Three artistic poles

Like Kraftwerk, Eno refutes the rock star cliché. The early years with Roxy Music merely established the platform from which he was able to create a variety of work. He can now be considered a composer, sound technician, session musician, musical collaborator, record producer, visual artist, social and cultural commentator.

With Kraftwerk and other electronic musicians such as Tangerine Dream, Vangelis and Jean Michel Jarre, he helped form the musical landscape of the 1980s and beyond. He also began creating photography and art installations in the 1970s and his work has been exhibited widely across the globe.

Roy Ascott has remarked:

Any attempt to locate Brian Eno’s (art) work within an historical framework calls for a triple triangulation, whose trig points in the English tradition would seem to be Turner/Elgar/Blake; in Europe, Matisse/Satie/Bergson, and in the United States, Rothko/La Monte Young/Rorty.



Brian Eno during the presentation of his project 77 Million Paintings.
Javier Cebollada/EPA

This three-pointed allusion embraces artists, musicians and philosophers. At the edge of music you find a border country, as much cultivated by the visual aspect of music making, and the pop star as cultural icon, as it is to the desire to explore multiple creative forms.

From Elvis Presley forward, the performance and marketing of music has always relied on a visual aesthetic. But it is not only the record company or concert promoter, more concerned with the commercial imperative of the product on sale, who has been preoccupied with the packaging of music and musicians. Starting with the Beatles in the mid-1960s, musicians themselves became more interested with image; not just their appearance (on and offstage) but with how their broader persona was presented and what it represented.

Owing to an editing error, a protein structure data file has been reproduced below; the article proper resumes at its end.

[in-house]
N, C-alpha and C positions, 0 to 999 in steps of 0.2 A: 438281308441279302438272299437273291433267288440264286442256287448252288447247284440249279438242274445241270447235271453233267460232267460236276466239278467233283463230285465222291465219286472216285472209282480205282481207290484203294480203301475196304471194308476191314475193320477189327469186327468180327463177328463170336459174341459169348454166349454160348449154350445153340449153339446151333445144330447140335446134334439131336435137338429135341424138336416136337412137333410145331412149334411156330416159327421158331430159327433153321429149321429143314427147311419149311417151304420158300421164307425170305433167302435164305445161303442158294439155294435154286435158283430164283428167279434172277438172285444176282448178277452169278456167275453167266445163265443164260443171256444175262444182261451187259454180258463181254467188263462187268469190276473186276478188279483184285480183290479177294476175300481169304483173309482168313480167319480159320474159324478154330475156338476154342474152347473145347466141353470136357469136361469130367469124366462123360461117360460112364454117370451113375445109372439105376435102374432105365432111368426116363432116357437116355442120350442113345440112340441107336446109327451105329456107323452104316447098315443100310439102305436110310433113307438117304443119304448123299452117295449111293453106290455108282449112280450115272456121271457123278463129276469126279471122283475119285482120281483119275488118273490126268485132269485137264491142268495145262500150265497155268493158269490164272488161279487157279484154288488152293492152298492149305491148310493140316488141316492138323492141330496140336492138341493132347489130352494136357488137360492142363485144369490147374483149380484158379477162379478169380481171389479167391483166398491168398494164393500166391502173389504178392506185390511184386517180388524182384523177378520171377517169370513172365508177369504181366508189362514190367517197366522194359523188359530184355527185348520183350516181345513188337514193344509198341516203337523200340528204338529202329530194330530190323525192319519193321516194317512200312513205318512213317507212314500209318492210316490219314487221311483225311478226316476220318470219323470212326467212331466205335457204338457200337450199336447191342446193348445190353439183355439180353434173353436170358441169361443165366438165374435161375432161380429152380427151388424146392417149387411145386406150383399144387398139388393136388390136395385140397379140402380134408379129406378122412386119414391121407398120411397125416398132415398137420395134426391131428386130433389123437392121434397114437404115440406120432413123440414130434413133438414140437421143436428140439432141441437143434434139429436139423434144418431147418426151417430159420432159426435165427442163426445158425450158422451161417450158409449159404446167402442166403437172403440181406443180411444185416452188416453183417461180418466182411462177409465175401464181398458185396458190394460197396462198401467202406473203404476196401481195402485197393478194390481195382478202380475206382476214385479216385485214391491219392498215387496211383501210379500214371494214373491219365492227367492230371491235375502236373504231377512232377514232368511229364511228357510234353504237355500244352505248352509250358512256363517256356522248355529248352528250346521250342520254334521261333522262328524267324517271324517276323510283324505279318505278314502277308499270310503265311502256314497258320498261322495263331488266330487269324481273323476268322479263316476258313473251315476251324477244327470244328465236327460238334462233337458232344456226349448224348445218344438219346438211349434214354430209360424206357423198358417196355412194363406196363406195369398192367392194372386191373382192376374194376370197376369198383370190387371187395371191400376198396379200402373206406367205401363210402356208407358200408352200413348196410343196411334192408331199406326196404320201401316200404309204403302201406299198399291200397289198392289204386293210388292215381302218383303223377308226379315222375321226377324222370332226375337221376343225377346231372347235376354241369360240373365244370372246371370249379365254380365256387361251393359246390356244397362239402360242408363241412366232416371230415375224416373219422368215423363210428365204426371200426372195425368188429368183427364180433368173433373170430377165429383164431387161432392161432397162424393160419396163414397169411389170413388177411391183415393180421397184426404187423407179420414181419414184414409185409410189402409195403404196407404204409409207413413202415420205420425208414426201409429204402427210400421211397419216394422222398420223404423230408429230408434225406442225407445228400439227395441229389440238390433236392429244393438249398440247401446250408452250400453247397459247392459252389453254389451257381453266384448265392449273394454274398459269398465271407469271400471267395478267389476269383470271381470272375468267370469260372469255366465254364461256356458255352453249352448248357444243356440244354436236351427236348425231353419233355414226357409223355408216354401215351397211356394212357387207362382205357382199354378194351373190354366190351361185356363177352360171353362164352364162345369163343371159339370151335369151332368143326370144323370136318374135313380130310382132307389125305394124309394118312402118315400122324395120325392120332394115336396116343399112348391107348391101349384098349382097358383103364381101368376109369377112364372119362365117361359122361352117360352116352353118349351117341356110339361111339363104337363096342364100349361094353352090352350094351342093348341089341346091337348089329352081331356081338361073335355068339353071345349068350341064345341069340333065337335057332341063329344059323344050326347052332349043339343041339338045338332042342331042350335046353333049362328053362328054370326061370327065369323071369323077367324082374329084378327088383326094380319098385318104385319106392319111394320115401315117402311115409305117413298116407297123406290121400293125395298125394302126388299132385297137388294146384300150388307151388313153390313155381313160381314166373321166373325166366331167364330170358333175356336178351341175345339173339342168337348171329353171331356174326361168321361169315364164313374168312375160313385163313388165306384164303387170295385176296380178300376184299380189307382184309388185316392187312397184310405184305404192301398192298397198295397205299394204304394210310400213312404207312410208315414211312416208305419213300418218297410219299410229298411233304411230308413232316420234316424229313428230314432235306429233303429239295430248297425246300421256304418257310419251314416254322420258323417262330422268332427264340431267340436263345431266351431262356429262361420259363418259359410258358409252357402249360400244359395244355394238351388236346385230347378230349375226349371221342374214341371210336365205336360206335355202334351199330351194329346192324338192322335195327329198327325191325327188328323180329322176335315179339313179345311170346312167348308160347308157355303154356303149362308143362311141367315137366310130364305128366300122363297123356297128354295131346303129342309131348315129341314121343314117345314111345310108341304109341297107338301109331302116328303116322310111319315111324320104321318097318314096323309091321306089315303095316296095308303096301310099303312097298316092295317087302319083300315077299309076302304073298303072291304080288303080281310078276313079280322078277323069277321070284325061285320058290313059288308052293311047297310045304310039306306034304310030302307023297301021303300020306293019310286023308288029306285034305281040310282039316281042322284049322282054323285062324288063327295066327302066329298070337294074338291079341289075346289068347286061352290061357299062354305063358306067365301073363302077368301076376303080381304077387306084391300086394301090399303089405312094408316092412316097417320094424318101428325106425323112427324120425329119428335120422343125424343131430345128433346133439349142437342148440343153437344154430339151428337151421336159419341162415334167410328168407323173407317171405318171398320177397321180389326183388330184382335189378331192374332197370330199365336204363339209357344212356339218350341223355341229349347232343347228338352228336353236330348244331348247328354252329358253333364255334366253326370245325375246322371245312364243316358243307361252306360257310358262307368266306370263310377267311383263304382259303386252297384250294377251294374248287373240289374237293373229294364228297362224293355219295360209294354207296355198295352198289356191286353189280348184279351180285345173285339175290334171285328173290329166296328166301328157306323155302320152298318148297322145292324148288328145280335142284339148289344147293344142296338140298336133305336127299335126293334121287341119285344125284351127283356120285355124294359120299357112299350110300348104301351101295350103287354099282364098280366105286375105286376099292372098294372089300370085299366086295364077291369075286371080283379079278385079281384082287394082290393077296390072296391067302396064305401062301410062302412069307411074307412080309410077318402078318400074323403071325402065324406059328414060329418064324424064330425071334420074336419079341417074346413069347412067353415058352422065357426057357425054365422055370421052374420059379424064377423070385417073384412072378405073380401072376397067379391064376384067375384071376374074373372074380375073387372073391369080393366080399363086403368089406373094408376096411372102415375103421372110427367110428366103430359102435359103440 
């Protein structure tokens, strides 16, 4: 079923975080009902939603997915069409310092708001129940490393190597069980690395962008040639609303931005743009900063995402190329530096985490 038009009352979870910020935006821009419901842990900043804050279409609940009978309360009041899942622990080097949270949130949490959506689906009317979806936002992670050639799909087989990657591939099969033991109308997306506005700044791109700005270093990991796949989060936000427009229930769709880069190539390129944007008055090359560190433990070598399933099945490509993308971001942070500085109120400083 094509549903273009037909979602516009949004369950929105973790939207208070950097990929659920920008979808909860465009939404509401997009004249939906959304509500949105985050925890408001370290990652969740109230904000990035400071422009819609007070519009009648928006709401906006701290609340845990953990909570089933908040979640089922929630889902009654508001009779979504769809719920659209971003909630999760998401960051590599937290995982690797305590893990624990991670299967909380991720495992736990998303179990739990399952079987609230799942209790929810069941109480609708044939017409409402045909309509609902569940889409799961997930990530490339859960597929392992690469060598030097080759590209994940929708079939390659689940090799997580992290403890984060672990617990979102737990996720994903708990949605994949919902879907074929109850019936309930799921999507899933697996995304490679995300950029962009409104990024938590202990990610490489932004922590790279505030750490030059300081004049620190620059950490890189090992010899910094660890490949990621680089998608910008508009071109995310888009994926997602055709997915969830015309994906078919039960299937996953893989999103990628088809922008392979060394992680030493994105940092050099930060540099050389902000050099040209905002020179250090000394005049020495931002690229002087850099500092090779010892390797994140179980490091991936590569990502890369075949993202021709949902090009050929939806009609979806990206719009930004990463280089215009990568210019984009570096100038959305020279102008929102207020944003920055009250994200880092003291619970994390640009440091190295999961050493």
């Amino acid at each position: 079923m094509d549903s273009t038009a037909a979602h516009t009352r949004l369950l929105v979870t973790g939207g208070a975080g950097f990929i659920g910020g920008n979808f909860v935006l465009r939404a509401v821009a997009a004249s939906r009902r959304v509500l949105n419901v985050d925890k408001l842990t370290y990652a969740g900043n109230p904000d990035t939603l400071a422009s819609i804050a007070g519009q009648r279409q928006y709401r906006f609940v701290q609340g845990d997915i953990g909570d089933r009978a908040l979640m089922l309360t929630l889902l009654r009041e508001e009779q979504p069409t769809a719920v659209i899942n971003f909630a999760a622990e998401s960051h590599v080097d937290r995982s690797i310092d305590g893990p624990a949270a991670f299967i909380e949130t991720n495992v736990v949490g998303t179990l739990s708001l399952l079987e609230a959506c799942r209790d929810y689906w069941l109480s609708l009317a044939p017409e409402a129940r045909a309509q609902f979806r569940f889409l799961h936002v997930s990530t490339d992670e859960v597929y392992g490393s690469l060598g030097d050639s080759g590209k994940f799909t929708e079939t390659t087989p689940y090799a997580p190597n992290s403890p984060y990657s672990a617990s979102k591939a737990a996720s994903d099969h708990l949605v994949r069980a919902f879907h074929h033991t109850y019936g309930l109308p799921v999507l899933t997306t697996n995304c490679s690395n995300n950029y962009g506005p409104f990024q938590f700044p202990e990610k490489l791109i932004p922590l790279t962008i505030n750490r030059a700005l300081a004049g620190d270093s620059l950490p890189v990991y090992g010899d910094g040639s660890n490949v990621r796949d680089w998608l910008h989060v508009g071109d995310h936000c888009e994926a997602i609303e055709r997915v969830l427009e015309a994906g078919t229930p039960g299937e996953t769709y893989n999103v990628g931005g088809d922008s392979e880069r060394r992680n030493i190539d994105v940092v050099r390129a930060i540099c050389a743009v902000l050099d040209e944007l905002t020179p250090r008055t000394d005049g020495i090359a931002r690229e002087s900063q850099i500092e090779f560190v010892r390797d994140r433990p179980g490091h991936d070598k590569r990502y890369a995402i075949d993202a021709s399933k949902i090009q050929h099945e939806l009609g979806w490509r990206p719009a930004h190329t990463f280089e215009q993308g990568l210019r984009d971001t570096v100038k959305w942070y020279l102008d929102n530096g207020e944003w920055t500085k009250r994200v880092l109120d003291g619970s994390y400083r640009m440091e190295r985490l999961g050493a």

David Bowie in 1973.
PA/PA Archive

The trend began with album covers as genuine works of art (Peter Blake’s 1967 collage for the Sgt Pepper’s album) and soon evolved into elaborate stage costumes (Arthur Brown), and ultimately, into exotic alter egos (David Bowie’s Ziggy Stardust, whose costumes featured among the exhibits at last year’s V&A retrospective of Bowie’s stage creations).

Some musicians even insisted on fashioning their own album covers, Bob Dylan and Joni Mitchell chief among them. Dylan has exhibited his paintings and sculptures in galleries worldwide, including the National Portrait Gallery in London.

Film was also used to cultivate and enhance image: look at the proto-videos for Dylan’s 1965 single Subterranean Homesick Blues or, a decade later, Queen’s global phenomenon Bohemian Rhapsody. Videos themselves were the main drivers of sales throughout the 1980s, initiating the MTV age, before digital technologies enabled a more holistic multimedia approach, particularly in terms of live performance.

Björk seems to embody all of this. The four musicians she mentioned to Pytlik are surely just one aspect of her inspiration and ambition. As the New York show will no doubt prove, with its showcasing of music as well as album covers, videos and costumes, Björk’s work references Bowie’s performance art and Eno’s extending of aesthetics, just as much as German electronic music. What will happen next in these borderlands, we’ll have to see – but it’s an extremely exciting prospect.

The Conversation

This article was originally published on The Conversation.
Read the original article.